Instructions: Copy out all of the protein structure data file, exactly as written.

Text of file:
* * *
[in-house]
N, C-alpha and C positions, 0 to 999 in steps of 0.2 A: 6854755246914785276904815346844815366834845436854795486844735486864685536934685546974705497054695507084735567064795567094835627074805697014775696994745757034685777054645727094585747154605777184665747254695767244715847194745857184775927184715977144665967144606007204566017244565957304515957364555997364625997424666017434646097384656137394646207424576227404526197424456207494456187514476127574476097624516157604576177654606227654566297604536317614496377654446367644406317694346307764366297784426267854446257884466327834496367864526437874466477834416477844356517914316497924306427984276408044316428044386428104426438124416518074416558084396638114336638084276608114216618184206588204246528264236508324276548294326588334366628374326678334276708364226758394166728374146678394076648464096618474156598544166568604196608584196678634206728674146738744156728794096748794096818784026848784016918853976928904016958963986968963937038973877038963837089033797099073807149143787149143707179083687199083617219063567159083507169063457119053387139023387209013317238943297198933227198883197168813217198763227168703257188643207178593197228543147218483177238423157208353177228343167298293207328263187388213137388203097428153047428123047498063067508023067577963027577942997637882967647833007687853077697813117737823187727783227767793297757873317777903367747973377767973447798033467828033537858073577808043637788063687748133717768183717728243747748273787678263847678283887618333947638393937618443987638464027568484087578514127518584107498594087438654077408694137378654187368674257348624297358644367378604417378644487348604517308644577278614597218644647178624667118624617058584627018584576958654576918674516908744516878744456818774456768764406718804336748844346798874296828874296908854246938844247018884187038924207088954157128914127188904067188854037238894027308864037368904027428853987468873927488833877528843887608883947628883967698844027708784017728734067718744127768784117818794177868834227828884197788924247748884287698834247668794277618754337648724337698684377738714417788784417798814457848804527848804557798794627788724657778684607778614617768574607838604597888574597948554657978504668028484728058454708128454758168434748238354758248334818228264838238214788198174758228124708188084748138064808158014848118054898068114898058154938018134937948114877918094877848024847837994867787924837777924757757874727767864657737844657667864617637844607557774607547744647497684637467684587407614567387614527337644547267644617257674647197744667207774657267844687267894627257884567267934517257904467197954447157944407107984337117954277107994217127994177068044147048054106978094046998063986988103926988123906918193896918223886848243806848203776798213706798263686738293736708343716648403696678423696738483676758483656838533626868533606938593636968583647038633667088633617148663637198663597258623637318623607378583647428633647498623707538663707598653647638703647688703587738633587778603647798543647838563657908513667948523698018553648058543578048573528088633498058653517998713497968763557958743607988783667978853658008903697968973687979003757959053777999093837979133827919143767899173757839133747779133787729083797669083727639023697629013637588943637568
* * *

[in-house]
N, C-alpha and C positions, 0 to 999 in steps of 0.2 A: 6854755246914785276904815346844815366834845436854795486844735486864685536934685546974705497054695507084735567064795567094835627074805697014775696994745757034685777054645727094585747154605777184665747254695767244715847194745857184775927184715977144665967144606007204566017244565957304515957364555997364625997424666017434646097384656137394646207424576227404526197424456207494456187514476127574476097624516157604576177654606227654566297604536317614496377654446367644406317694346307764366297784426267854446257884466327834496367864526437874466477834416477844356517914316497924306427984276408044316428044386428104426438124416518074416558084396638114336638084276608114216618184206588204246528264236508324276548294326588334366628374326678334276708364226758394166728374146678394076648464096618474156598544166568604196608584196678634206728674146738744156728794096748794096818784026848784016918853976928904016958963986968963937038973877038963837089033797099073807149143787149143707179083687199083617219063567159083507169063457119053387139023387209013317238943297198933227198883197168813217198763227168703257188643207178593197228543147218483177238423157208353177228343167298293207328263187388213137388203097428153047428123047498063067508023067577963027577942997637882967647833007687853077697813117737823187727783227767793297757873317777903367747973377767973447798033467828033537858073577808043637788063687748133717768183717728243747748273787678263847678283887618333947638393937618443987638464027568484087578514127518584107498594087438654077408694137378654187368674257348624297358644367378604417378644487348604517308644577278614597218644647178624667118624617058584627018584576958654576918674516908744516878744456818774456768764406718804336748844346798874296828874296908854246938844247018884187038924207088954157128914127188904067188854037238894027308864037368904027428853987468873927488833877528843887608883947628883967698844027708784017728734067718744127768784117818794177868834227828884197788924247748884287698834247668794277618754337648724337698684377738714417788784417798814457848804527848804557798794627788724657778684607778614617768574607838604597888574597948554657978504668028484728058454708128454758168434748238354758248334818228264838238214788198174758228124708188084748138064808158014848118054898068114898058154938018134937948114877918094877848024847837994867787924837777924757757874727767864657737844657667864617637844607557774607547744647497684637467684587407614567387614527337644547267644617257674647197744667207774657267844687267894627257884567267934517257904467197954447157944407107984337117954277107994217127994177068044147048054106978094046998063986988103926988123906918193896918223886848243806848203776798213706798263686738293736708343716648403696678423696738483676758483656838533626868533606938593636968583647038633667088633617148663637198663597258623637318623607378583647428633647498623707538663707598653647638703647688703587738633587778603647798543647838563657908513667948523698018553648058543578048573528088633498058653517998713497968763557958743607988783667978853658008903697968973687979003757959053777999093837979133827919143767899173757839133747779133787729083797669083727639023697629013637588943637568